Paper details strategies for coping with psychological impact of spine care during COVID-19

Victoria Williamson

An editorial published in The Spine Journal details a series of strategies to mitigate the mental health impact of the provision of spine care during COVID-19. Authored by Victoria Williamson (King’s College London, London & University of Oxford, Oxford, UK) the paper outlines the impact of the COVID-19 pandemic on spine care to date, as well as discussing the potential mental health implications for clinicians and patients. Williamson then sets out a series of recommendations for preserving wellbeing in the two groups.

Williamson, a research fellow at the University of Oxford & King’s College London’s Psychological Medicine department, writes that the COVID-19 pandemic has placed substantial demand on already overstretched healthcare services. The added demand placed upon services, as well as the need to stem the spread of the virus has led to significant changes in clinical practice across a number of medical specialties, notably the postponement of many elective surgeries, including in spine care.

The paper notes that the decision as to postpone or perform a spine-related surgical procedure has become more complicated in light of the pandemic, as delaying surgery may cause clinical deterioration at a time when they may be less easily manageable. “The pathologic process may move beyond surgical intervention by the time the pandemic moves into a more controlled phase,” Williamson writes.

In cases where surgery is performed, there are concerns over what this may mean for the clinical team performing the procedure due to the potential risk of transmission of COVID-19. “There is concern yet little evidence whether aspects of surgical procedures may make surgical teams more vulnerable to the virus,” Williamson notes, adding that it remains unclear whether individual elements of an operation should be omitted to reduce the overall risk to the patient and surgical team, while perhaps reducing the effectiveness of the surgery itself.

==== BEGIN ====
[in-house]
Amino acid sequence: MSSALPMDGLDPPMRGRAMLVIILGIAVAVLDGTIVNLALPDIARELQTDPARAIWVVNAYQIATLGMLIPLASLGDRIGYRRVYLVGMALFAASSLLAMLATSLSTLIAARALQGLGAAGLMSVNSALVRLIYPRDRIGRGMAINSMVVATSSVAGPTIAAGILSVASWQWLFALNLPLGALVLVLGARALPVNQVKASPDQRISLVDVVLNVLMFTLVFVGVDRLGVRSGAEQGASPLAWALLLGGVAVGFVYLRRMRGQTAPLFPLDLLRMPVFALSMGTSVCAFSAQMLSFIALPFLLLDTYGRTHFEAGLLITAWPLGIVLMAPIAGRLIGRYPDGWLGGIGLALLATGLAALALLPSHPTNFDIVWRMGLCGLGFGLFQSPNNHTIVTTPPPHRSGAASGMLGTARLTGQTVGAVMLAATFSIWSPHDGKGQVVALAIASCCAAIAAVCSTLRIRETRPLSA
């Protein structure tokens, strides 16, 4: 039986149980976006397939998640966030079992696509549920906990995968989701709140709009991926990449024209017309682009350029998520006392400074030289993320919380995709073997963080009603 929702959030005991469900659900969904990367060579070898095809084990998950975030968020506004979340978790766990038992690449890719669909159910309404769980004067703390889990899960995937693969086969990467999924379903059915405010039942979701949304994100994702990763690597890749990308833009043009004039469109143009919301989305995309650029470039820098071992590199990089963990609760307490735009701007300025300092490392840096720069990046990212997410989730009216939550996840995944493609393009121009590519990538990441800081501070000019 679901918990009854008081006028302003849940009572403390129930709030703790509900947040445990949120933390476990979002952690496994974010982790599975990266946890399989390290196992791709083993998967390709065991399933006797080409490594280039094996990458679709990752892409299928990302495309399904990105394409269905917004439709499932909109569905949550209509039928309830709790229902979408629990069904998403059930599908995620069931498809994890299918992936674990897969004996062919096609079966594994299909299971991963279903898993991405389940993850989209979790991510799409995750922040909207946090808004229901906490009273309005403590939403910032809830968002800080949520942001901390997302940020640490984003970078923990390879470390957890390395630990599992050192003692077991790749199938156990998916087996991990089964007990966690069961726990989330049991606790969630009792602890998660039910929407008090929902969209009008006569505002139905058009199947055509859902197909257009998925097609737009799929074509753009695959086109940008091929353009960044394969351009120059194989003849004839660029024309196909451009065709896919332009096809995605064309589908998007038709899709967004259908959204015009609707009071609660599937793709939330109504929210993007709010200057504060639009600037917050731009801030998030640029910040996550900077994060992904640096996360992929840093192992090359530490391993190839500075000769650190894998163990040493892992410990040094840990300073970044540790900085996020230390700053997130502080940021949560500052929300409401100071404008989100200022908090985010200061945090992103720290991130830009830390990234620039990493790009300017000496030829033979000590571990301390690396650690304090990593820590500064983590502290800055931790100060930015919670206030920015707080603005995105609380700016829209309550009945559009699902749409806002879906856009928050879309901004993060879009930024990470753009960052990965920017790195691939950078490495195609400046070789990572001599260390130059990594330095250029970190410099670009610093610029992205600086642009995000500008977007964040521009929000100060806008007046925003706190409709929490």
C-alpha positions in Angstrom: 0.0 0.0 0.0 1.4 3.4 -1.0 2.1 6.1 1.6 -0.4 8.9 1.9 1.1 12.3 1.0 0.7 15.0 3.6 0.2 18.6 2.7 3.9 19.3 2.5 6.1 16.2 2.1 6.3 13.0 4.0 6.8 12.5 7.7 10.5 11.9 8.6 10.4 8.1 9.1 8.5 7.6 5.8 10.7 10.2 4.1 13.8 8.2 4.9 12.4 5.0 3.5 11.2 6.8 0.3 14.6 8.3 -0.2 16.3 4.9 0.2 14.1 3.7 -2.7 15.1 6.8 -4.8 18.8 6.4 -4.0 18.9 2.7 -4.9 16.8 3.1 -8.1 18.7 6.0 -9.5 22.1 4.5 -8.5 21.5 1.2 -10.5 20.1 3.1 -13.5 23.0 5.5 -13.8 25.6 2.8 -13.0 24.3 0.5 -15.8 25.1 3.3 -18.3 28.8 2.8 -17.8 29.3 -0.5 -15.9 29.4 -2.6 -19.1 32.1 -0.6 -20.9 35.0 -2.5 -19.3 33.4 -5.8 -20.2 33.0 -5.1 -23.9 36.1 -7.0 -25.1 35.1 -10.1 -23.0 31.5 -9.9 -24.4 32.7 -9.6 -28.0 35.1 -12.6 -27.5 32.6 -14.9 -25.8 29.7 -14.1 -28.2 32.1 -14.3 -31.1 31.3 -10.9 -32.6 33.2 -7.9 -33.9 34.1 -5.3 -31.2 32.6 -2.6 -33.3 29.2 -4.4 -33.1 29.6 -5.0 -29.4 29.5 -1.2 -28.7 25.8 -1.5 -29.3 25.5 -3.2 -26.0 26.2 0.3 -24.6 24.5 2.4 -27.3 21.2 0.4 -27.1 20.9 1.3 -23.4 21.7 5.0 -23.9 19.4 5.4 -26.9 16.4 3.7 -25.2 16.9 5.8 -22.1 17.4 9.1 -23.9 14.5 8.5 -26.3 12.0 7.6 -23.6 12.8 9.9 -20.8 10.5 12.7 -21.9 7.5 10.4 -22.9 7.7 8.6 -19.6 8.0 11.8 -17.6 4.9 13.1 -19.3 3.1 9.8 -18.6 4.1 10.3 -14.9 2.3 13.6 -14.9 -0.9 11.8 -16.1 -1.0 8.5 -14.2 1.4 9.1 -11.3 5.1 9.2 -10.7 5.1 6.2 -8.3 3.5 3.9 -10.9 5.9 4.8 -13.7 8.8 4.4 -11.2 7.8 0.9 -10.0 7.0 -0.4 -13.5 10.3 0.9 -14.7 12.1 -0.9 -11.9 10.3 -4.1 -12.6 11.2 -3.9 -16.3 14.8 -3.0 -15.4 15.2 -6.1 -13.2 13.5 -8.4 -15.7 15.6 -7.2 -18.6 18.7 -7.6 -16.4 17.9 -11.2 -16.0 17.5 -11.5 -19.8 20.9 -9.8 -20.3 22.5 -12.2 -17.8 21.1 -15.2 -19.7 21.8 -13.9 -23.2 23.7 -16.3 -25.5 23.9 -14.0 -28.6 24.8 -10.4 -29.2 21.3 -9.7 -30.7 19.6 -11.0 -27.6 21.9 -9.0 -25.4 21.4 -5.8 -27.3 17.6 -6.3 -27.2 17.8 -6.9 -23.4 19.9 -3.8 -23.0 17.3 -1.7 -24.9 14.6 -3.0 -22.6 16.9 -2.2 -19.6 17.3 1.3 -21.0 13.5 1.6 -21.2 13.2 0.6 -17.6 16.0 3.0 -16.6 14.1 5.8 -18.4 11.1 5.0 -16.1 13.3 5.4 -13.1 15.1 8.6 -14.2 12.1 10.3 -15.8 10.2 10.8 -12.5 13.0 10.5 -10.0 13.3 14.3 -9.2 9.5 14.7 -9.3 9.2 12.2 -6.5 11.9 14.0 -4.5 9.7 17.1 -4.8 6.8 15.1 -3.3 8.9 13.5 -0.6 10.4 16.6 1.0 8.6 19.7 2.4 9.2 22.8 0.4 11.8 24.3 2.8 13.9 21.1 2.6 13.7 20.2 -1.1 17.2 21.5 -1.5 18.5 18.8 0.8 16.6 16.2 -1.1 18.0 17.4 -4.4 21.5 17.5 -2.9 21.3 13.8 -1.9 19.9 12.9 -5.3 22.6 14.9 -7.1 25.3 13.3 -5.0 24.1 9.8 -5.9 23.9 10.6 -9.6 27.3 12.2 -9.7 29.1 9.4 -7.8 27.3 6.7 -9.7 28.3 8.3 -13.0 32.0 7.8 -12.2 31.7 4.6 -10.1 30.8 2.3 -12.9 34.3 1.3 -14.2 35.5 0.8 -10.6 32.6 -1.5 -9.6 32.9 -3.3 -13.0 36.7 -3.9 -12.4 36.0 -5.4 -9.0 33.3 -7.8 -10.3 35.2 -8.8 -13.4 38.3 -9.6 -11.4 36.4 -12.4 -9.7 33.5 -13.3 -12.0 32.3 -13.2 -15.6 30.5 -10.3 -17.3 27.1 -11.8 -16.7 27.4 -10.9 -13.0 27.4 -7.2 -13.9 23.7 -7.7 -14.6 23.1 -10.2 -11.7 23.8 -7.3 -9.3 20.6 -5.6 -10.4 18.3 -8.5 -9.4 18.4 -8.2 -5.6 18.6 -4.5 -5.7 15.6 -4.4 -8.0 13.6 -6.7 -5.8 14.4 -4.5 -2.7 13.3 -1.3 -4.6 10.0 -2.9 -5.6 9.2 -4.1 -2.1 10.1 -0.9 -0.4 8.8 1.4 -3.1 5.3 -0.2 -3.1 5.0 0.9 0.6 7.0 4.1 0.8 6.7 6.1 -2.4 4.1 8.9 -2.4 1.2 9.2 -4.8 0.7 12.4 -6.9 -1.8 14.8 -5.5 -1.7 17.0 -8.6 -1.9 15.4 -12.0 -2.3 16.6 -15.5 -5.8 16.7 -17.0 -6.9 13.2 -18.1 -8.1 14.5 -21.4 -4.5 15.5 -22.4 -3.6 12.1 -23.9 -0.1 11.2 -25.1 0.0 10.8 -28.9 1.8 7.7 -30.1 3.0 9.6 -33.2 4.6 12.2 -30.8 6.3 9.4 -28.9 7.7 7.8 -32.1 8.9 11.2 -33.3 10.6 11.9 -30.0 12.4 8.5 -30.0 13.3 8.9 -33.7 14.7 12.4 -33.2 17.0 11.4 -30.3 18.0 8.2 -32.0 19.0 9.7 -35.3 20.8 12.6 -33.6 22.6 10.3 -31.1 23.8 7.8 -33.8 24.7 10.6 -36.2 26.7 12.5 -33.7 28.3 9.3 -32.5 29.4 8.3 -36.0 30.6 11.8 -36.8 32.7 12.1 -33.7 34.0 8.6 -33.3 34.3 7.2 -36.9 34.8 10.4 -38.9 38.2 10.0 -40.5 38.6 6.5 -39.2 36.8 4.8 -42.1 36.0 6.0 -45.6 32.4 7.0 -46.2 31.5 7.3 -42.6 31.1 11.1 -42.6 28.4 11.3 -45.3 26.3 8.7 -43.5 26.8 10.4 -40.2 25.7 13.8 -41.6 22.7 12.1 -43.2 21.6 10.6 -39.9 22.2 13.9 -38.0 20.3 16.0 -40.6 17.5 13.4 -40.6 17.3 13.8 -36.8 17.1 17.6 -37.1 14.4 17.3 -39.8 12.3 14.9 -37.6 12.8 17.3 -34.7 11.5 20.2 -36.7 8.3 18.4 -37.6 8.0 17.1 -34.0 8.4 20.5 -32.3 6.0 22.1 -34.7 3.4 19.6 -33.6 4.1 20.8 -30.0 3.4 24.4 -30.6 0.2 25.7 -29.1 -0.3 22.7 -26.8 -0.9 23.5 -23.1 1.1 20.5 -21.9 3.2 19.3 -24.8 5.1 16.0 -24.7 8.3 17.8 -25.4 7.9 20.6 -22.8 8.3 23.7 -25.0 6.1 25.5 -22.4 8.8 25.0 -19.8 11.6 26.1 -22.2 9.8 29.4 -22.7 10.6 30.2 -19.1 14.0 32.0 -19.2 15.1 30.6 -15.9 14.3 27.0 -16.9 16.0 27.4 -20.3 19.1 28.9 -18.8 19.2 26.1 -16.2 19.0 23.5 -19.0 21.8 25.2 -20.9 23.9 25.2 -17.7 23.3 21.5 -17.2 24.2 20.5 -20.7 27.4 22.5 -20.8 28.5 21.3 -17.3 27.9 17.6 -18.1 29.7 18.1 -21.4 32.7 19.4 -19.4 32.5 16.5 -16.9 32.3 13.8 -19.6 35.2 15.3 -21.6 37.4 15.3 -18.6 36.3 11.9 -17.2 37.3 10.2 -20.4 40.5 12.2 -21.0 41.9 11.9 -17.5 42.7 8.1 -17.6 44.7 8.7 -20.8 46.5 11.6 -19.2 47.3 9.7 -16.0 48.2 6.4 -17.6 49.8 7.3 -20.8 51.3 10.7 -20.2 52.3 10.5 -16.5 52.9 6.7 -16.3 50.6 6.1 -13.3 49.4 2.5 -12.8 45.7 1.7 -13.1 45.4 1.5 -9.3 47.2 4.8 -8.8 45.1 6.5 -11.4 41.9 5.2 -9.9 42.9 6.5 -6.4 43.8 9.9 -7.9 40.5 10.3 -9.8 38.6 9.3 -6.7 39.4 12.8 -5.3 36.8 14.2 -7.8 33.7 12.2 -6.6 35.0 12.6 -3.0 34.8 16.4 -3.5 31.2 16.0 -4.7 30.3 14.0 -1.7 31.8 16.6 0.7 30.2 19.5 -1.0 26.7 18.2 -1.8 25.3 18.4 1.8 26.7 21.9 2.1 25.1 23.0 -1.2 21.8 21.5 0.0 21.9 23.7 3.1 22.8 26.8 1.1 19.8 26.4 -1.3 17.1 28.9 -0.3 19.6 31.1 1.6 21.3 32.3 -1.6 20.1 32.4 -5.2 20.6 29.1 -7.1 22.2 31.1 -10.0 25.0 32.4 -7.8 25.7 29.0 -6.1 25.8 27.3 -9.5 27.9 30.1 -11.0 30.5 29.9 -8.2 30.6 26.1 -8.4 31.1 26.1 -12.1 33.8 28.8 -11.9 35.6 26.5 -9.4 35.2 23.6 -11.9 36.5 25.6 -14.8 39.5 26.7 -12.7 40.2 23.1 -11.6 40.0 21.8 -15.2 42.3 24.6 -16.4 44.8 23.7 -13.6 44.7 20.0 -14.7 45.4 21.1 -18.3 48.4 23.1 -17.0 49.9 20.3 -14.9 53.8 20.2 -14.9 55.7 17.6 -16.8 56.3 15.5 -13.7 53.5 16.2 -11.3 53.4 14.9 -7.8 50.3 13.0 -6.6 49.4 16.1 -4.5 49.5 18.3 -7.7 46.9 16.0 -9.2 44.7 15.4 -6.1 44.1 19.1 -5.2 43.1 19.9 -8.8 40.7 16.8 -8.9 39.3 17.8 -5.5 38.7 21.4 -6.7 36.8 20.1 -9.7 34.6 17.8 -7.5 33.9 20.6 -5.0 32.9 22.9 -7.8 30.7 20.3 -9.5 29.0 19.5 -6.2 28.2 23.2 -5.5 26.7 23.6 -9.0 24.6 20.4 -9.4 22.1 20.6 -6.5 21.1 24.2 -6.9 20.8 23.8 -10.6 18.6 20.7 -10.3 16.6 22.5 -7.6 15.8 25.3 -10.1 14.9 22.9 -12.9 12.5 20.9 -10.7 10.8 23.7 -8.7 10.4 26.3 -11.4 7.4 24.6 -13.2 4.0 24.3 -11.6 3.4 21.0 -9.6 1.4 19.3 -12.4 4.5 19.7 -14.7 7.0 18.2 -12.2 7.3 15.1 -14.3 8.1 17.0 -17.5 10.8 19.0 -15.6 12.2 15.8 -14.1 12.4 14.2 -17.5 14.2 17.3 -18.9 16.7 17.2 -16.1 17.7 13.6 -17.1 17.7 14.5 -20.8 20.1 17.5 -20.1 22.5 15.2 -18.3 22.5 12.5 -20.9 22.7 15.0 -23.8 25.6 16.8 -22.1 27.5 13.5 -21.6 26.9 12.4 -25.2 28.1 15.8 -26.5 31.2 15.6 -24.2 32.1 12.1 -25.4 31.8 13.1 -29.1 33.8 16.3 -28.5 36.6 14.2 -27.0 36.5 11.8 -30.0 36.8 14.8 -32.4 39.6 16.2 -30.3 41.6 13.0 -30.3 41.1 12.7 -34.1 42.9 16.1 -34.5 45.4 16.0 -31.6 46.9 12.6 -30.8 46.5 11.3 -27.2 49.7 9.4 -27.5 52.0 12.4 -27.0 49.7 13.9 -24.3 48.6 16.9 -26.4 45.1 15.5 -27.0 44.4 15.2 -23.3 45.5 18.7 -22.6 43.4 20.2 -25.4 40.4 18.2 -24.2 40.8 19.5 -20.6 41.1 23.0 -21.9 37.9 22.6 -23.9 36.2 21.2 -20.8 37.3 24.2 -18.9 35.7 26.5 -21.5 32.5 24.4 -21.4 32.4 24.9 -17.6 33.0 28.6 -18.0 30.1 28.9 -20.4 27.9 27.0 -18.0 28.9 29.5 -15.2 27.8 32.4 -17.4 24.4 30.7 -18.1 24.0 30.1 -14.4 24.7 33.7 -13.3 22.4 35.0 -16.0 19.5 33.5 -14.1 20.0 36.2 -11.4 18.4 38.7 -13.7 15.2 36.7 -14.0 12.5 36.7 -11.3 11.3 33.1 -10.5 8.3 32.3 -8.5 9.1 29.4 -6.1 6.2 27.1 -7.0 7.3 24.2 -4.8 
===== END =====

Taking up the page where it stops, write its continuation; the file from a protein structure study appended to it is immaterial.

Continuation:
Williamson acknowledges that caring for patients with spine difficulties is not without its complications at the best of times and adds that the pandemic adds a further layer of complexity, with spine clinical care teams now required to make extremely difficult decisions with very limited data and high levels of uncertainty. She goes on to write that healthcare providers may be particularly vulnerable to experiencing moral injury during this time—which is defined as “the profound psychological distress which results from actions, or the lack of them, which violates one’s moral or ethical code”.

She writes: “In the context of the COVID-19 pandemic, a lack of resources in healthcare systems, such as limited access to rapid triage facilities and theatres, may mean spine clinical care teams are unable to adequately care for those they are responsible for which may result in great patient suffering or loss of life. A lack of clear guidance or training, as well as personal protective equipment (PPE), may also mean clinical teams perceive that their own health is not being properly considered by their employers and they may feel at increased risk of disease exposure.”